You can actually engage in “real” conversations. You know politics, you know film, you know the San Francisco music scene inside and out. All of your colleagues must wonder — where does such an accomplished guy find time to connect on ordinary subjects with normal people like us? Pat yourself on the back. And thank your insomnia, and over-consumption of Apple TV content.

You and your colleagues reminisce about that one time you volunteered at a homeless shelter back in 2013. That was some real shit. You feel like you have your finger on the pulse of the problem. What will you do to fix it? Your mind drifts off to a way to use software to scalably solve the problem. You can’t code. You take a sip of your $15 drink. After tonight you will go on a juice cleanse.

You tell your colleagues about that time you could have joined a company pre-IPO…“I interviewed with Mark” you say to your colleagues — after a few drinks. “But I was too stupid to join”, you tell them — all the while feeling self-congratulatory for being self deprecating. Authentic. That’s what people love about you. You are so open about your mistakes.

“Frontier Psychiatrist”

“Frontier Psychiatrist” (Photo: Kema Keur/Flickr)

After getting a good buzz going you talk about therapy. All of you have been in therapy at some point. Your therapists all tell you your past was screwed up. You were traumatized — your parents were just doing their best. It’s not your fault. It’s somebody else’s fault. $200/hour, 2x/month. Cheaper if you pay cash.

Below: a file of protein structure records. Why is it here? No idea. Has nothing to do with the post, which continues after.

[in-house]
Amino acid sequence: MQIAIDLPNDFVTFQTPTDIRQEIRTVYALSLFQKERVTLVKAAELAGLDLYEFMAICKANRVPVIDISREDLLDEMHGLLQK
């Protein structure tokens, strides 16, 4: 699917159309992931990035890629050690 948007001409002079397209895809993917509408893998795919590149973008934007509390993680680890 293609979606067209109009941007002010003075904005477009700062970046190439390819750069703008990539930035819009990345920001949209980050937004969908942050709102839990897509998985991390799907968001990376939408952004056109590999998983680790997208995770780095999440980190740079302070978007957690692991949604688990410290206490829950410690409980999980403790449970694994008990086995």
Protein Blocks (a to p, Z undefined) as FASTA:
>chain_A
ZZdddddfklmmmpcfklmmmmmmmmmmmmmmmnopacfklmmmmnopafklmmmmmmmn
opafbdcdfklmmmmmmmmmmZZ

After drinks you walk outside of the bar. Through the side of your eye you silently judge a parent who is looking at their phone while watching their kid. You don’t like kids. You are going to stay single. Everyone you know with kids is unhappy. You’re unsure if you’re happy.

You get a message notification from Snapchat. You check your phone.

You take a Lyft to pick up your car after hours at the shop. You make sure your colleagues see you taking Lyft instead of Uber. Uber is an evil company. You’ve spent $1,000 this year on Ubers. You won’t buy Starbucks, or eat at fast casual restaurants, but you’ll happily use ride sharing services.

You are waiting for your car. Your phone is going crazy. More likes on Facebook for your job title update. This is getting ridiculous and you need to stay on brand. You reply to each and every one of the comments with a personalized message. That is going above and beyond. That shows you truly care who your friends are — and when they post an update of substance, you will write a meaningful comment to pay it forward.